Before (I swear it was like this when we bought the house)

We got rid of the 3 piece acrylic shower because it felt like a cave, we knocked down the closet for the washer and drier which we moved fact the only thing that did not change was the placement of the toilet...

It is hard to tell but the cabinets are a dark shade of purple. I designed the cabinets so it was great to see it come to life...however I don't ever want to tile or use epoxy grout again!!! At one point I think I had a bit of a mental breakdown. I was feeling quite flat which is when I stopped commenting on your blogs for a while. Sorry, It was a really bad patch but now I am feeling great and ready to catch up!
Back to Miniatures
The last miniature related work I did was getting the manor ready for an article in Doll's House magazine. I was so proud of the beautiful article which was in the June issue. Thank you again everyone who participated in putting it together.

Now that real life renovations are over, I can finally get back to the important things: my new wing for the manor. I have been working on the plans since it was all I could do, but I will talk more about that in my next post. I have been saving up to purchase the elements I wanted from Sue Cook, for the Ballroom and Library, and last week my order finally arrived safe and sound!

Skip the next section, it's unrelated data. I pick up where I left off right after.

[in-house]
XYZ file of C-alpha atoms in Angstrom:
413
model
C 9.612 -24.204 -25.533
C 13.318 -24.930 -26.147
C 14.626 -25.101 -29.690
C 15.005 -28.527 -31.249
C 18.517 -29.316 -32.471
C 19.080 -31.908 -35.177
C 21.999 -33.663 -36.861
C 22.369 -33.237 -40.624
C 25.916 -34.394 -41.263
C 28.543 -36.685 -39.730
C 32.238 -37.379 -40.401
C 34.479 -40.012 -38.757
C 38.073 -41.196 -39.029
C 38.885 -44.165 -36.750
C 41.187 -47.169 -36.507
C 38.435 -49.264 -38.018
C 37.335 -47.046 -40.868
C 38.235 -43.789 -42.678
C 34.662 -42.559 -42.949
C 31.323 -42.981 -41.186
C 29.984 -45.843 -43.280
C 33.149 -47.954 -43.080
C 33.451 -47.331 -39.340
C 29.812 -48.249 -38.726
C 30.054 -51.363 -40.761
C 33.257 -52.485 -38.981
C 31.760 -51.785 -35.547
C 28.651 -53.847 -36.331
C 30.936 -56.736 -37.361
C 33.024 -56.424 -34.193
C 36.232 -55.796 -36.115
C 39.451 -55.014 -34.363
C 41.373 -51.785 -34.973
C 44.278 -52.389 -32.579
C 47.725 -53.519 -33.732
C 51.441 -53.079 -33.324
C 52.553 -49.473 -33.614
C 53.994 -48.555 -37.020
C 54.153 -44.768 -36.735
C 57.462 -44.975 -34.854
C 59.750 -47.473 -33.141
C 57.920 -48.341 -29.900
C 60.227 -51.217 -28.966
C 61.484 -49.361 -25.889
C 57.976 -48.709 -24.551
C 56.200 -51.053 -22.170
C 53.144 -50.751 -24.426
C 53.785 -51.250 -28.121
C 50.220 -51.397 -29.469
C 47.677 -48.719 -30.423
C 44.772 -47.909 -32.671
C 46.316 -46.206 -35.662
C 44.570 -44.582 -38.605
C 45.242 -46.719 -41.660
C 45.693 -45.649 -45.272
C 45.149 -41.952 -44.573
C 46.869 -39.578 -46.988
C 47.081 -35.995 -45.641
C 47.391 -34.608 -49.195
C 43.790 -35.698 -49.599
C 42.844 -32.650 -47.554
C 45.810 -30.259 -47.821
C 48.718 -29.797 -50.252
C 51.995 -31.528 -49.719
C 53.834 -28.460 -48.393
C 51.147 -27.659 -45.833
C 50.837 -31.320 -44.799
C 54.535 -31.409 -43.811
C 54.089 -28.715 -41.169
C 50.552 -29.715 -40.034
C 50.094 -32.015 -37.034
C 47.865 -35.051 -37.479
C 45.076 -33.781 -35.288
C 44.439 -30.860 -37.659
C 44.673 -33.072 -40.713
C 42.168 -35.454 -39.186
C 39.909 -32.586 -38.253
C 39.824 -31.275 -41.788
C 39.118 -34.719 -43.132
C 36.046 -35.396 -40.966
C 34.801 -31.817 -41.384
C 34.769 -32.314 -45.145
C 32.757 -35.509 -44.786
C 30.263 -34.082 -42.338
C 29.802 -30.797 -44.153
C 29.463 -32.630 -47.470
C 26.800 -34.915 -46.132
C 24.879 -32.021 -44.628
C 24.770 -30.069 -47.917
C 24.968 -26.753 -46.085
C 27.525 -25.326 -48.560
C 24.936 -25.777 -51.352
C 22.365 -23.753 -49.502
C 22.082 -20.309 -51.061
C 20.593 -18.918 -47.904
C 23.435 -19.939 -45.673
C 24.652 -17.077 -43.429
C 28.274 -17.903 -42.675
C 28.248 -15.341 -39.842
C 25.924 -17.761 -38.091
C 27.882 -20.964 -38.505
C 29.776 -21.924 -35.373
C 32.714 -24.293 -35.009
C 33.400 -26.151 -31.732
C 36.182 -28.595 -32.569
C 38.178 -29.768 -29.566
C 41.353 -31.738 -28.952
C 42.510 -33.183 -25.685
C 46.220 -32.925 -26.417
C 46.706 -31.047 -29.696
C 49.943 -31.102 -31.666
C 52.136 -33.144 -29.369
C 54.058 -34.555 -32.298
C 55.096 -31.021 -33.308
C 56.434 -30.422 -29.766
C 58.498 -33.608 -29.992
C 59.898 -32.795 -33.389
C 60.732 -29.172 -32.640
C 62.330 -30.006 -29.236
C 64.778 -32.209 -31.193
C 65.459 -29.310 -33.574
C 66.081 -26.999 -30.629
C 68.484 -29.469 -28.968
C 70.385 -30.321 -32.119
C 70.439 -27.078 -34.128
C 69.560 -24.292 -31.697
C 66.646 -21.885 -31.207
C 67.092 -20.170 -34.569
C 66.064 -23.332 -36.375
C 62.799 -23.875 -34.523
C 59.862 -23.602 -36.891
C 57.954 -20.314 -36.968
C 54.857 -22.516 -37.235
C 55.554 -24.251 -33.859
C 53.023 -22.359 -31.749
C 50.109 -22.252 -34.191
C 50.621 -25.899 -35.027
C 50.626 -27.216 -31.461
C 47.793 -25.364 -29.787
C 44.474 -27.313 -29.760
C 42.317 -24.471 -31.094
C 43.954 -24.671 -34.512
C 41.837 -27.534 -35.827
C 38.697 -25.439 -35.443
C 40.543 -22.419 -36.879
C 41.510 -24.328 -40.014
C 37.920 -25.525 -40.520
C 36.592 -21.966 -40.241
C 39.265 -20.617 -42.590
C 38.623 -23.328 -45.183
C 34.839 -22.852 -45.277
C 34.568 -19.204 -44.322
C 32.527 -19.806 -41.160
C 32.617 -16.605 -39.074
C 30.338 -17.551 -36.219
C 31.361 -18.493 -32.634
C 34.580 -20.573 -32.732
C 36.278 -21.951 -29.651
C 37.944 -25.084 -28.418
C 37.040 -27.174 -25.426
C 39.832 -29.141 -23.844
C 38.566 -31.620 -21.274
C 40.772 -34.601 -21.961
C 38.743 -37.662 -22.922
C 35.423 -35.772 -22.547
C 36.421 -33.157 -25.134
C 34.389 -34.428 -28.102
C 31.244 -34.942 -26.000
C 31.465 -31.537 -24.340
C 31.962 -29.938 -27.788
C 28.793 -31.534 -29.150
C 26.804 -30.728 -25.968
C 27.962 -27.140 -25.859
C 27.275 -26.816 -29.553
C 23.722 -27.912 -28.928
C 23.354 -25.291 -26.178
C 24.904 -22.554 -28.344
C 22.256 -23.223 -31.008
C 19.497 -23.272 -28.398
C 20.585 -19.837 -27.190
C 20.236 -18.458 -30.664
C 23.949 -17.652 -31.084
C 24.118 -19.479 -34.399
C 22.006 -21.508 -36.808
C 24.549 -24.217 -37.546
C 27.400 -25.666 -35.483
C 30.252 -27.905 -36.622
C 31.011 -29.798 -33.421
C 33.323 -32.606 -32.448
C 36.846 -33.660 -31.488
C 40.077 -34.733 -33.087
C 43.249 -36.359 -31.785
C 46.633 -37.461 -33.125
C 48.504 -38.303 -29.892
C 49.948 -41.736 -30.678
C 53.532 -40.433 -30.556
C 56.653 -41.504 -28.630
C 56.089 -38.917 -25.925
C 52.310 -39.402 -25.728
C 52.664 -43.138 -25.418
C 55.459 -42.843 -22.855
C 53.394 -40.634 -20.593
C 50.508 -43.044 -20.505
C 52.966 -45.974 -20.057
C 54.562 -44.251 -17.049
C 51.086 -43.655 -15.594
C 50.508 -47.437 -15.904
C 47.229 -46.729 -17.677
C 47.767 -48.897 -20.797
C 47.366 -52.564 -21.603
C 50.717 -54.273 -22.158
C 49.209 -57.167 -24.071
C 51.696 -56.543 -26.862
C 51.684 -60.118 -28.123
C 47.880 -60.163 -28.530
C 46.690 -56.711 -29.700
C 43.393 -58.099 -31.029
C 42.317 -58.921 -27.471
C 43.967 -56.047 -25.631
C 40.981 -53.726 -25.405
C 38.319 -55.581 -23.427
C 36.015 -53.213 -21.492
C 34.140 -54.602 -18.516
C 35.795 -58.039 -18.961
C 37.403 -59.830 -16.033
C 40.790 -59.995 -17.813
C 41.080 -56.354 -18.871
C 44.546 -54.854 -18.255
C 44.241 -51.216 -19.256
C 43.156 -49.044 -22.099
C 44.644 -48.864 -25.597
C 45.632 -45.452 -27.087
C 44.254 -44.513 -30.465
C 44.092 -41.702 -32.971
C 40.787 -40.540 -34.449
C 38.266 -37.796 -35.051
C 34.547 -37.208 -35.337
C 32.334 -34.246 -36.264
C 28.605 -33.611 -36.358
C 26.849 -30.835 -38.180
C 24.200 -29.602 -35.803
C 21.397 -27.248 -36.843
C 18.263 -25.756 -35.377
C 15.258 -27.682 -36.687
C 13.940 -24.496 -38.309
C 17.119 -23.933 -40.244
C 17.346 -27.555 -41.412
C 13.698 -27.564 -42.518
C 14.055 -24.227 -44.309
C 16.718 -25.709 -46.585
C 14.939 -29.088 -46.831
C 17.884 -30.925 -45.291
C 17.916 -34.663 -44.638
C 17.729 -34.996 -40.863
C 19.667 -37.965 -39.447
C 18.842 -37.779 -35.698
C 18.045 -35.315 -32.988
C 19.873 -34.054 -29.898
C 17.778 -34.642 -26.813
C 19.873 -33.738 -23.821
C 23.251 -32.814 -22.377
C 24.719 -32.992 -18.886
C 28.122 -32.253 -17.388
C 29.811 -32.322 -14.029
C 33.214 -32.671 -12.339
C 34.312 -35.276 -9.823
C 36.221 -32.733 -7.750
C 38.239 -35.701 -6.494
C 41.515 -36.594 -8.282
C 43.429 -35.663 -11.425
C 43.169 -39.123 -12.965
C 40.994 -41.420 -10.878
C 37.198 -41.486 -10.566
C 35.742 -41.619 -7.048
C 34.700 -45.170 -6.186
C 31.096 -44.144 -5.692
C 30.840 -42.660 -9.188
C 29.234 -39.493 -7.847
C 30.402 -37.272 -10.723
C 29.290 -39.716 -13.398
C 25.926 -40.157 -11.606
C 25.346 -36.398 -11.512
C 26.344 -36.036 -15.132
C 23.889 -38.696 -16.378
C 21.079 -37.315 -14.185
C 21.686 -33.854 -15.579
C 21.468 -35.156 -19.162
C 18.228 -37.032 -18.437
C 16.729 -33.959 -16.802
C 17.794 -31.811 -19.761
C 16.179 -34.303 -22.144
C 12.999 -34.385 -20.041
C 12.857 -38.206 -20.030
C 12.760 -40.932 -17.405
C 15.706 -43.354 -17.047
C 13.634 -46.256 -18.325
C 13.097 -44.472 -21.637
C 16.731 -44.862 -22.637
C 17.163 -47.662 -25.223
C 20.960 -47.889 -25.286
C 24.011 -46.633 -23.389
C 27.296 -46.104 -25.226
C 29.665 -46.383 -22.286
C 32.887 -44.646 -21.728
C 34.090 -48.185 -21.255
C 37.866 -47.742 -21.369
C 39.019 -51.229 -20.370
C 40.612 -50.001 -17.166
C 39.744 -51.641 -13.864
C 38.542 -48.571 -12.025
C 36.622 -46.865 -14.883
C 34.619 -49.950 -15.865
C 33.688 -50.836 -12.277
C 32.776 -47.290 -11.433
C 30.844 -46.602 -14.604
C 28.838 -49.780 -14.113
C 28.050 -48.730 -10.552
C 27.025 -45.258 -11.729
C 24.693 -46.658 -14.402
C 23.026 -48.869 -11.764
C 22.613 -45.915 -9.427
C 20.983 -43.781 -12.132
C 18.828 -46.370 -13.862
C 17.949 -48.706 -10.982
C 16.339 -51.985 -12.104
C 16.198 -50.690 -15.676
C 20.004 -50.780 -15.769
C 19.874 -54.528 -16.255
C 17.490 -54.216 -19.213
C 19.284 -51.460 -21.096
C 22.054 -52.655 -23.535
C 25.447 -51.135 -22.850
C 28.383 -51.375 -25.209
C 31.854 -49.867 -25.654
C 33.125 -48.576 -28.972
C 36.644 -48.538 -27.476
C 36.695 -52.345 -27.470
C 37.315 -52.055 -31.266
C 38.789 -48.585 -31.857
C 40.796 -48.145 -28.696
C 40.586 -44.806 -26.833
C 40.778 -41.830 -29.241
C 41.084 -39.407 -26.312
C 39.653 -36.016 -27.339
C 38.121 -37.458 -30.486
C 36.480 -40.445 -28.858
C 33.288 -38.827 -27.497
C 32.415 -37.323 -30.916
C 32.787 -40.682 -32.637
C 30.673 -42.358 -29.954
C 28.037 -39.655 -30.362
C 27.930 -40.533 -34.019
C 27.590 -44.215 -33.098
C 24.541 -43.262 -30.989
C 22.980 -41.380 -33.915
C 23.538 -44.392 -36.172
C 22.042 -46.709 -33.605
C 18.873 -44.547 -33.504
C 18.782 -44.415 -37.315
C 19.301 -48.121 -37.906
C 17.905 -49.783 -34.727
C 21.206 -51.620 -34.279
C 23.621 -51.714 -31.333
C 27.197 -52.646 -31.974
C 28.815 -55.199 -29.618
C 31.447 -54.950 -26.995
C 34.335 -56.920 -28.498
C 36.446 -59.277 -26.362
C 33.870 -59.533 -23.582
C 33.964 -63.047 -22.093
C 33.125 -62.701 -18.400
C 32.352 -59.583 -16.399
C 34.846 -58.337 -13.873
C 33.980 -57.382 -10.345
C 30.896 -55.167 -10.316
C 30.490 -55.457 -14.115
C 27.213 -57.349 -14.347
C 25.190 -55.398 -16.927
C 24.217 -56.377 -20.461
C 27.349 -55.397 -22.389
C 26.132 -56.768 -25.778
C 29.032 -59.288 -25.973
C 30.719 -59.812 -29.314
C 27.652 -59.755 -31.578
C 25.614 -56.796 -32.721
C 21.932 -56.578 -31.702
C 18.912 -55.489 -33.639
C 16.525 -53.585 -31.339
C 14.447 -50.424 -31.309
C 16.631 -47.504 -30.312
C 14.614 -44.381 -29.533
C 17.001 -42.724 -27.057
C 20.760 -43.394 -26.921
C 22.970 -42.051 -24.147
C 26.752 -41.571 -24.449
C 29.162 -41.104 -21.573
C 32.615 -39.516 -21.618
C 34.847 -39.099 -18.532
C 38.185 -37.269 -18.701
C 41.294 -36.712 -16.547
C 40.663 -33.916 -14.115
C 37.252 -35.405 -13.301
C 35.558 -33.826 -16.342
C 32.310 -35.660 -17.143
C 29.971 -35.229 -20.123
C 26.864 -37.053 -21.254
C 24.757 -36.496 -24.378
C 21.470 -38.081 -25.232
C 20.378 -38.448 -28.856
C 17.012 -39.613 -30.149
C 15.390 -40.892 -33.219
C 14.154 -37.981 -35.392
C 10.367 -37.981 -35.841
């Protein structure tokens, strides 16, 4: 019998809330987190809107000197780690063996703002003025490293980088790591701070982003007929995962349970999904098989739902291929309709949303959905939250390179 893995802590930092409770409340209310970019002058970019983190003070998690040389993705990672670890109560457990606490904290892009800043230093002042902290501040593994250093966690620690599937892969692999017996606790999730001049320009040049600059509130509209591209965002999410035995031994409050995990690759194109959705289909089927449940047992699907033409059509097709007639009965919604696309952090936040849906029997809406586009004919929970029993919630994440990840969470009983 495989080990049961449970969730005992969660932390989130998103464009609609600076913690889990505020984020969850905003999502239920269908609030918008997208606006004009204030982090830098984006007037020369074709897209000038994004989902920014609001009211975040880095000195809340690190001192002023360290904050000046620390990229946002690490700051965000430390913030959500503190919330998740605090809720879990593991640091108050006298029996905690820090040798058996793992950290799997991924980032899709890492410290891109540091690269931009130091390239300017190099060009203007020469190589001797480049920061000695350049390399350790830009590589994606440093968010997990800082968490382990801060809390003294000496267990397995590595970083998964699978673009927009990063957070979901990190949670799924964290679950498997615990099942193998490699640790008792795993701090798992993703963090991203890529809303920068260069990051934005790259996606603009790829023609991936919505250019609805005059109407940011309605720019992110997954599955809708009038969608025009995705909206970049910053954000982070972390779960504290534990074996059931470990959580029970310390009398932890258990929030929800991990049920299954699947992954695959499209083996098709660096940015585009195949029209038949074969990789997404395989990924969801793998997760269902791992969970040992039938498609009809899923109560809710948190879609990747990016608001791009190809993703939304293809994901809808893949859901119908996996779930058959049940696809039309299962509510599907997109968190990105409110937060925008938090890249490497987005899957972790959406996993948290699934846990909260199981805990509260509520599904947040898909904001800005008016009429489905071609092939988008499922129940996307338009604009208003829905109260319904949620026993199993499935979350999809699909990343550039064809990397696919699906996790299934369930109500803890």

The 2 rooms will have over 180 plaster items: 17 in the library and the rest in the ballroom. I asked poor Sue Cook so many questions and she sent me many answers, suggestions and pictures to make sure I was happy with my purchase. It was a real pleasure to do business with her. If you read this, thank you Sue! I prefer waiting until a room is done to show you pictures, but since it will take a while to build the structure and get the floors much flooring to do, sigh...  I figured I'd give you a sneak peak:

These are the library items:

And here are a few set up pictures of the ballroom walls and ceiling:

For now, that's all you'll get to see. They are big rooms and there I say it, a little complicated in design, so it might be a while before my next post...but not as long as last time I promise. Wish me luck...and patience!